Certain countries such as Costa Rica, Kenya, Peru, New Zealand, and Zambia have legislation in place to protect certain TCEs and traditional knowledge (TK). Dr. Marisella Ouma, writing in the WIPO Magazine states that national and regional laws protecting traditional knowledge have limited impact as the legal effect only extends to the country or countries the legislation covers. To counteract this, some nations have entered into conventions to protect TK; one example is the Swakopmund Protocol on the Protection of Traditional Knowledge and Traditional Cultural Expressions, adopted by 19-member states of the African Regional Intellectual Property Organization (ARIPO). However, other examples of such treaties are thin on the ground. Dr. Ouma comments that laws surrounding patents and copyright have been harmonised and made subject to international minimum standards through conventions (Paris Convention for the Protection of Industrial Property of 1883 and the Berne Convention for the Protection of Literary and Artistic Works of 1886 respectively). It is argued that TCE and TK require the same international conformity, protection and legal certainty.
Examples of indigenous people protecting their IP
The United States has seen several examples of indigenous cultures fighting corporations to protect their IP. In 2016, Navajo Nation, an indigenous population living in North America made an agreement with American multinational company, Urban Outfitters to work together and market authentic ‘Navajo’ goods. The court case occurred after the corporation illegally used the tribe’s name for a collection that included “Navajo hipster panties” and a “Navajo print flask”. The move violated Navajo Nations' IP rights (the tribe own 86 trademarks registered at the United States Patent and Trademark Office (USPTO)) but the lawsuit stated that the company was also in breach of the federal Indian Arts and Crafts Act, which makes it illegal to sell arts or crafts in a way that falsely suggests they were produced by Native Americans.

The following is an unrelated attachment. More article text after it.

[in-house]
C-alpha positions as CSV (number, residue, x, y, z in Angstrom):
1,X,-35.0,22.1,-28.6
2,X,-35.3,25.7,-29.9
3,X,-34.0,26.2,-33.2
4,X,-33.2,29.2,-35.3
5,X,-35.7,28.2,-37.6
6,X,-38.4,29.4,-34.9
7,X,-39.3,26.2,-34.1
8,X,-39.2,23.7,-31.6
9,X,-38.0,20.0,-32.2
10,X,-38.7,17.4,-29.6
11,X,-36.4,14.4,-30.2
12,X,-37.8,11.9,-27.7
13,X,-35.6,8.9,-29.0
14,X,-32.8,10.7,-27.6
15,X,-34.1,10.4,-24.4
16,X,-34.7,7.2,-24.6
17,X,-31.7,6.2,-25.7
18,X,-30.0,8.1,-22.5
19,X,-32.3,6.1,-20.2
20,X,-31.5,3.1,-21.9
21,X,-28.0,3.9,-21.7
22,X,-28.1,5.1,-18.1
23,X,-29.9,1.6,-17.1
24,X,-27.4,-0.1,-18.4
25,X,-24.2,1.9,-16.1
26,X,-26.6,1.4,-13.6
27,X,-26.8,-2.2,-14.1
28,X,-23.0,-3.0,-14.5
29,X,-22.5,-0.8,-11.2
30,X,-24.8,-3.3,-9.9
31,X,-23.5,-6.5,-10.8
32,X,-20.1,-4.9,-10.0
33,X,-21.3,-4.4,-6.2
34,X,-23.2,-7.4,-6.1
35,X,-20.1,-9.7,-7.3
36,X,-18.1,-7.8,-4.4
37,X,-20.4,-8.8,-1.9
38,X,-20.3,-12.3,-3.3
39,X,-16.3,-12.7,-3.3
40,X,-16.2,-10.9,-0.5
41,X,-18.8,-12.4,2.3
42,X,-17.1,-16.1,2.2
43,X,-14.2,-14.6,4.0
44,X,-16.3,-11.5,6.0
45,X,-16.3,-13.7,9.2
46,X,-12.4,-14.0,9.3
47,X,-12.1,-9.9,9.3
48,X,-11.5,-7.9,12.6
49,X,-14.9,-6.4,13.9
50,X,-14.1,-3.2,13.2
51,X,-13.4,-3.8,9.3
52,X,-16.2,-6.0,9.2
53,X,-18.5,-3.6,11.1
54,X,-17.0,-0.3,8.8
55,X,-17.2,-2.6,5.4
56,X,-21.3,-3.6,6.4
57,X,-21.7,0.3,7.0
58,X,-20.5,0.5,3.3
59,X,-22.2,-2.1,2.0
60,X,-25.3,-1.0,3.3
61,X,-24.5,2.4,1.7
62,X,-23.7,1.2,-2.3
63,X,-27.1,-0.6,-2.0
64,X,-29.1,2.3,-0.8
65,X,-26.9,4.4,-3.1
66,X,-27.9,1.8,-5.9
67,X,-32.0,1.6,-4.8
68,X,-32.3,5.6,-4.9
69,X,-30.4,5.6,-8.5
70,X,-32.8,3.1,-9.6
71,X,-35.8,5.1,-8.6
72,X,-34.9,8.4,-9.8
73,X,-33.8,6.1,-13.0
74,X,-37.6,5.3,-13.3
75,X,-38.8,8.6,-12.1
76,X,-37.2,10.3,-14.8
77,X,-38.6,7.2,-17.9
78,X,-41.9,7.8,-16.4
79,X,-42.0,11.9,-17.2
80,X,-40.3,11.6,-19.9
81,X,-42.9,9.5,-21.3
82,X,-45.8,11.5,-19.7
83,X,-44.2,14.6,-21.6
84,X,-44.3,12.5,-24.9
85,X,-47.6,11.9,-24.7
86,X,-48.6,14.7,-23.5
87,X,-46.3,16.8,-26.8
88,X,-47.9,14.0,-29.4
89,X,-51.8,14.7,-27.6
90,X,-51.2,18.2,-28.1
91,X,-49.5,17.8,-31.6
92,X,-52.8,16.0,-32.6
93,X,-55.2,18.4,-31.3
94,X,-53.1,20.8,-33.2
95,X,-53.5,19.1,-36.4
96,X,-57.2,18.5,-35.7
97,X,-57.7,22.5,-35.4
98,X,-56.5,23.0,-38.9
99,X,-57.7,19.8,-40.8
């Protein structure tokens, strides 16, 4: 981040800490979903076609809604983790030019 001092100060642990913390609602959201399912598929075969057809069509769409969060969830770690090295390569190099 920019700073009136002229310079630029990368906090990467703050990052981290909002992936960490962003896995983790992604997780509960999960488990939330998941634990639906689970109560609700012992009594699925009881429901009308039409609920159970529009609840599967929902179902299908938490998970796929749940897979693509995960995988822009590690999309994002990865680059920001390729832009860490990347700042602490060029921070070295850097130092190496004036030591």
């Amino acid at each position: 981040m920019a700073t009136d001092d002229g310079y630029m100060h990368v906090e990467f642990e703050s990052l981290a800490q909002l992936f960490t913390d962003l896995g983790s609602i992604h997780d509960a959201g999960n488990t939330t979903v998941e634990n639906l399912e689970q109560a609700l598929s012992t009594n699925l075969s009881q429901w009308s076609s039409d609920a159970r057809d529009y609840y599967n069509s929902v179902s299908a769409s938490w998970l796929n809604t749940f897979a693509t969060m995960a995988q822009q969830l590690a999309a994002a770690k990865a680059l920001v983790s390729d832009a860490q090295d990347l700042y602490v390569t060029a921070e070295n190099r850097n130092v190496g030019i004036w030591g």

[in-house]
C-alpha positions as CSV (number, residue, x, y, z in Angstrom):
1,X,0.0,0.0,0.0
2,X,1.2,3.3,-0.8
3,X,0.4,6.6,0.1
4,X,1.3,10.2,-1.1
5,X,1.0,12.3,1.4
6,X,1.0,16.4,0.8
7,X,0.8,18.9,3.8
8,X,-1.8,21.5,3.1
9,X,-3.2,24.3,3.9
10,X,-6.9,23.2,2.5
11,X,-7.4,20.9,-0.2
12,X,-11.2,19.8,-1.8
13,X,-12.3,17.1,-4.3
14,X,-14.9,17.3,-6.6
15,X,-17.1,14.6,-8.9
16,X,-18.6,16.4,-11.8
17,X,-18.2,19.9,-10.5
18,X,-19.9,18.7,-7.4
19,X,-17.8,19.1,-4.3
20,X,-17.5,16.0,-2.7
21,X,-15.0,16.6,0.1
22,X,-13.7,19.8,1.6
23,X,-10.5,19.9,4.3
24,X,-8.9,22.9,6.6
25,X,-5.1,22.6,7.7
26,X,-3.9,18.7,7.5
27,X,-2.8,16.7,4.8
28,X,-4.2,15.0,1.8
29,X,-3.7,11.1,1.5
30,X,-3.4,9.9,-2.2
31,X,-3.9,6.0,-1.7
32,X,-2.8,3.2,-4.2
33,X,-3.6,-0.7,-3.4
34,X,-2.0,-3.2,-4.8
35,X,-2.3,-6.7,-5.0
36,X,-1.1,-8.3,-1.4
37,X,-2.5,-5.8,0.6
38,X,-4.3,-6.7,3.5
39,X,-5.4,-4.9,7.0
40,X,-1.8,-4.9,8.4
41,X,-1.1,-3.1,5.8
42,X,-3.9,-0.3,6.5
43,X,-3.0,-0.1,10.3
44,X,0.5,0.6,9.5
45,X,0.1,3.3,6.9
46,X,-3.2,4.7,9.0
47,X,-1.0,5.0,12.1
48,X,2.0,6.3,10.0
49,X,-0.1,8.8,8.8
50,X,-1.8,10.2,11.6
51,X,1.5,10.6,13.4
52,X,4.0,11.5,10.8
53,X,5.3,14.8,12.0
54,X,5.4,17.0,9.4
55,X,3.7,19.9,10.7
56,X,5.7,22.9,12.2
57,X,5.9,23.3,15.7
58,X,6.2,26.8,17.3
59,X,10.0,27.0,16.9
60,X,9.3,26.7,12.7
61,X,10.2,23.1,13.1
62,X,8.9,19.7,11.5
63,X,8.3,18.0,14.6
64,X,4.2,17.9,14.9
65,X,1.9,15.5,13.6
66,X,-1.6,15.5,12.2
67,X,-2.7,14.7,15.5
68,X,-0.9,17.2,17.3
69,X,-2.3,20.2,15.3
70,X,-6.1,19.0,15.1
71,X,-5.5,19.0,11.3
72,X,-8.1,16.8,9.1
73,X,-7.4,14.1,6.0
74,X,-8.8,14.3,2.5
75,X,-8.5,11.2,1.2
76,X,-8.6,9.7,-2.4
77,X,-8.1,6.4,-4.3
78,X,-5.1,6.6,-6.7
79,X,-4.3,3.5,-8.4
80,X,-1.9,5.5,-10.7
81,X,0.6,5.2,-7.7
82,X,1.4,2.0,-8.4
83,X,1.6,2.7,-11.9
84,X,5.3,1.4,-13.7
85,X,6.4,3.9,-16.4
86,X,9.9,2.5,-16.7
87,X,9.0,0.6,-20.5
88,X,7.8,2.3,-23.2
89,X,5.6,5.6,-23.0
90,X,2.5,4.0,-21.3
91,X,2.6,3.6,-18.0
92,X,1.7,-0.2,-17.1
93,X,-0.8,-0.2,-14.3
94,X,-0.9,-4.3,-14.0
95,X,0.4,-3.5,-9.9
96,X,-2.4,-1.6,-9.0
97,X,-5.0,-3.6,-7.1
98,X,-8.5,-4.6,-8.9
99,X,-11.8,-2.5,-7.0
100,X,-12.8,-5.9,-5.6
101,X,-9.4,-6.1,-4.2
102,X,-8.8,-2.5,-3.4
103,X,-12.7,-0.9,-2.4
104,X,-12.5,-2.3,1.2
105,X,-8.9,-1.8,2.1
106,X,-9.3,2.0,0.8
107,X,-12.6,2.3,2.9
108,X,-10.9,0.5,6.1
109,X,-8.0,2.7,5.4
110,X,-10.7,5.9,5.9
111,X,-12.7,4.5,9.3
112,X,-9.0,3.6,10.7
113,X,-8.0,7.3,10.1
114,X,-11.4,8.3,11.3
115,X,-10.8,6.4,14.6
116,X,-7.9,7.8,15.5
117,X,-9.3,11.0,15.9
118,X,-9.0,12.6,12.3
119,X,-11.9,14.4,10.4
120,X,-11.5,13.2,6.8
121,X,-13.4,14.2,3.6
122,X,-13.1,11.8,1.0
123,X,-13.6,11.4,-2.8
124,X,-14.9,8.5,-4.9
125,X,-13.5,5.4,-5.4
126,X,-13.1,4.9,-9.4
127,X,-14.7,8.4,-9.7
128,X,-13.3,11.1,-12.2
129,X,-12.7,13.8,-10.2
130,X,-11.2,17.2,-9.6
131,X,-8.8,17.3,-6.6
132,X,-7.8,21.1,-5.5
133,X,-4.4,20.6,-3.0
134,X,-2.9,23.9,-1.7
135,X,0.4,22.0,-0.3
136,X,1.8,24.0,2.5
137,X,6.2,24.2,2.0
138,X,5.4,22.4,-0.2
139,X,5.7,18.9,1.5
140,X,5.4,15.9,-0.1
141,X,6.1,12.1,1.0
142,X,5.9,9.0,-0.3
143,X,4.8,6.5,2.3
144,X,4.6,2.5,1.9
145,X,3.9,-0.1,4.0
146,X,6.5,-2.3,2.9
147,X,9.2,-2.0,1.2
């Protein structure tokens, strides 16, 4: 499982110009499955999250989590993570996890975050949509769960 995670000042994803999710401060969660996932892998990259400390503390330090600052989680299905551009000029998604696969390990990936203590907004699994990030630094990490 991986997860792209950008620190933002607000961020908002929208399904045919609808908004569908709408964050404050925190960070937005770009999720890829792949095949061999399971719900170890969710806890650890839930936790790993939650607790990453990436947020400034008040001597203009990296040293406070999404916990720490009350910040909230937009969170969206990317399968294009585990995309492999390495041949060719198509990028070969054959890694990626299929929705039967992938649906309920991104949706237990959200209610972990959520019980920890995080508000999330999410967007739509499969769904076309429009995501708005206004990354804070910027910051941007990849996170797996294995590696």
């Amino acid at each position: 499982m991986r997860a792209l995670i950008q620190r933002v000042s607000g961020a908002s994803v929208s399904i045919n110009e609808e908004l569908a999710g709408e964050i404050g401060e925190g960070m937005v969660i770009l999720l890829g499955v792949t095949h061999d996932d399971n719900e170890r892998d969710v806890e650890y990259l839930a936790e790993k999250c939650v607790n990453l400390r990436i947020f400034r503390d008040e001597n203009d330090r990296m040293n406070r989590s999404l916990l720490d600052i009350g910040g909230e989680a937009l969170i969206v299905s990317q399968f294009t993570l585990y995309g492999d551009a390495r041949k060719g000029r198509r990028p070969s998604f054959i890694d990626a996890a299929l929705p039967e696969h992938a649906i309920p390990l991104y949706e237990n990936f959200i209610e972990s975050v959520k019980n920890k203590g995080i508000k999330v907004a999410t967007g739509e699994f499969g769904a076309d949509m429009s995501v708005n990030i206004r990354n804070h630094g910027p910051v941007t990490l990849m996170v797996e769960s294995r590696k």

Companies will need to be even more thoughtful regarding culture going forward; Generation Z (those born after 1996) see themselves as global citizens and are the most socially conscious group yet. Add this to the fact they and Millennials (the generation preceding Generation Z or iGen) have a deep distrust of business, and it is easy to see how quickly an ill-considered IP decision can turn into a global PR disaster.
Legal experts argue that the Disney trademark of “hakuna matata” provides the necessary protection required to ensure the catchphrase is not used on another organisation’s merchandise such as T-shirts. Ms Liz Lenjo, an intellectual property lawyer at Kikao Law in Nairobi, defended Disney’s trademark in the Financial Times, saying it “protected the company’s creative use of the phrase for the particular purpose of clothing.” A Kenyan company, she said, could equally trademark the phrase “Good Afternoon, Sir” if it had established it as a brand, say for a chain of coffee shops.
So, is the controversy surrounding trademarks and cultural appropriation a fuss over nothing? Or a legitimate grievance which, as our understanding of the importance of honouring and respecting the customs of other nations and cultures continues to grow, a factor which requires a legal change at the international level? Regardless of personal opinion, commercial organisations need to tread carefully on this issue - 'hakuna matata' definitely does not apply.